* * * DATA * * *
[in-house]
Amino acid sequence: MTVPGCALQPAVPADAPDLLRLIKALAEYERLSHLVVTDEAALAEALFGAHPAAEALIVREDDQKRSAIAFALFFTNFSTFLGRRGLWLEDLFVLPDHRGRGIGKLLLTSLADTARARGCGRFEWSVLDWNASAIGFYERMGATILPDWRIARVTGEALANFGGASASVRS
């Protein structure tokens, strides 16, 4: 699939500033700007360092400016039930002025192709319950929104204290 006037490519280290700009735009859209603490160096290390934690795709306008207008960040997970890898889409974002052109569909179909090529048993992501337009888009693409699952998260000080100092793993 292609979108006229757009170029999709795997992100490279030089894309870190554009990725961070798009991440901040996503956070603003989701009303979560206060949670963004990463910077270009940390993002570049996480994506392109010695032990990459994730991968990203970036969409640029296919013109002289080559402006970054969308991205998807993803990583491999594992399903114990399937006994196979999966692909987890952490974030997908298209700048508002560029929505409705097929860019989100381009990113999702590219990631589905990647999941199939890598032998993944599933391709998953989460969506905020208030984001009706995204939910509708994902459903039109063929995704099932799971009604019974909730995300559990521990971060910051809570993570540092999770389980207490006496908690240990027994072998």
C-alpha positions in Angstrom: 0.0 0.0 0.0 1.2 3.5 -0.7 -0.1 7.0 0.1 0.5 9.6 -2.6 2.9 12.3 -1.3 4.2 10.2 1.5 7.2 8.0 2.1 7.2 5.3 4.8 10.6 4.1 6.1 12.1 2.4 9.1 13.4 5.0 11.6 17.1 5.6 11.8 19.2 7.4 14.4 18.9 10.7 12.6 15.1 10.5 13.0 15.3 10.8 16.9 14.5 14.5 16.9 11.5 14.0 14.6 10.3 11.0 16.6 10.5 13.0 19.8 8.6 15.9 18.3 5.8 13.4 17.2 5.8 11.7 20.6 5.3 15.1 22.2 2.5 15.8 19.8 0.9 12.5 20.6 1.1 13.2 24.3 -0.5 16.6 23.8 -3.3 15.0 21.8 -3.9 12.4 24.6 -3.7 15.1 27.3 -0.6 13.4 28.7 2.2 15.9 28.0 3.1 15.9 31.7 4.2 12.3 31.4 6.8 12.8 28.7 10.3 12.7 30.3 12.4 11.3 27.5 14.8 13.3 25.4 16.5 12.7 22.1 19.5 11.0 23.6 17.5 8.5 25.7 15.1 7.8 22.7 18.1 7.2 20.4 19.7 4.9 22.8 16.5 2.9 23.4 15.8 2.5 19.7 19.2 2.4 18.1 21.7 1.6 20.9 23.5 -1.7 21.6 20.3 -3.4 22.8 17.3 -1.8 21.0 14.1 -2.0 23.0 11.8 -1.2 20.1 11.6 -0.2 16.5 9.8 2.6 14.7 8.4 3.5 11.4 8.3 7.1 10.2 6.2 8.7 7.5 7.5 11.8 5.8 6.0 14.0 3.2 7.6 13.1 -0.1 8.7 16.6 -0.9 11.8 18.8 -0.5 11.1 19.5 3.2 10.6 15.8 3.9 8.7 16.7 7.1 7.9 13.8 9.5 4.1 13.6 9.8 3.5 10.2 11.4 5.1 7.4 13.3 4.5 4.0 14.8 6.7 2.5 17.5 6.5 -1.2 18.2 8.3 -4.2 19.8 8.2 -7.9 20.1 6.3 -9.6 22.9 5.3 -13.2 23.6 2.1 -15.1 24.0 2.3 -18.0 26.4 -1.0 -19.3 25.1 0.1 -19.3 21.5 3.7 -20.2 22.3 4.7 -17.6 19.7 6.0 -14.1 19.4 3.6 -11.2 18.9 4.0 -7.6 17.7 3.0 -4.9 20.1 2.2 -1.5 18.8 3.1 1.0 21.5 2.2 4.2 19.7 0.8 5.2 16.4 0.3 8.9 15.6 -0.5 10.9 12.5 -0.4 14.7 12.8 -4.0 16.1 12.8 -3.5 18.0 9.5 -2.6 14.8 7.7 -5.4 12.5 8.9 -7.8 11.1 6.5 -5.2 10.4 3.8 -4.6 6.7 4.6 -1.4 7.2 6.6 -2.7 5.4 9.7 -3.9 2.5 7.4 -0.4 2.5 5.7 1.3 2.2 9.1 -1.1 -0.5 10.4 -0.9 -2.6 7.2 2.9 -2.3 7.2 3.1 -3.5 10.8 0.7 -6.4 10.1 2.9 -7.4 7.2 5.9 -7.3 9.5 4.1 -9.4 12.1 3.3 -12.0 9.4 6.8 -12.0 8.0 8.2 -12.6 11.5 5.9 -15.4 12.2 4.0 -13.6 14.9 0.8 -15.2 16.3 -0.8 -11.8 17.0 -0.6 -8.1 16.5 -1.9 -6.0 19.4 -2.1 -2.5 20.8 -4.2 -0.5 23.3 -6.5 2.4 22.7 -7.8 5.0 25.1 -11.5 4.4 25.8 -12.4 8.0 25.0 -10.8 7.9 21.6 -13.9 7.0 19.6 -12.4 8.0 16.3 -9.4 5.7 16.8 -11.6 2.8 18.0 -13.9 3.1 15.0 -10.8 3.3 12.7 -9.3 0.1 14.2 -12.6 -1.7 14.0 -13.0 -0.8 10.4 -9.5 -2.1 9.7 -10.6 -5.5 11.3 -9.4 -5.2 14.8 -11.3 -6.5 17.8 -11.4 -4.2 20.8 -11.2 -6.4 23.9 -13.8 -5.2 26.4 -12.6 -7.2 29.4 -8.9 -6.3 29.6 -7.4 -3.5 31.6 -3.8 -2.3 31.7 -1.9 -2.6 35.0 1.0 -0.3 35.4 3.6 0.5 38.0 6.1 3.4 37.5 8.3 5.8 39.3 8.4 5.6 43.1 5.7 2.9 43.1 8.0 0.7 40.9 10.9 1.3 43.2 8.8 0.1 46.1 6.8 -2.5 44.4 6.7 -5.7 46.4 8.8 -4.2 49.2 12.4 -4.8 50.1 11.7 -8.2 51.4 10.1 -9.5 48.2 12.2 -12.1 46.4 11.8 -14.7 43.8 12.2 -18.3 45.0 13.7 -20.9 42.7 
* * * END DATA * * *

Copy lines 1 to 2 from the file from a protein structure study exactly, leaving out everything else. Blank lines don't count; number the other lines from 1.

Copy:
[in-house]
Amino acid sequence: MTVPGCALQPAVPADAPDLLRLIKALAEYERLSHLVVTDEAALAEALFGAHPAAEALIVREDDQKRSAIAFALFFTNFSTFLGRRGLWLEDLFVLPDHRGRGIGKLLLTSLADTARARGCGRFEWSVLDWNASAIGFYERMGATILPDWRIARVTGEALANFGGASASVRS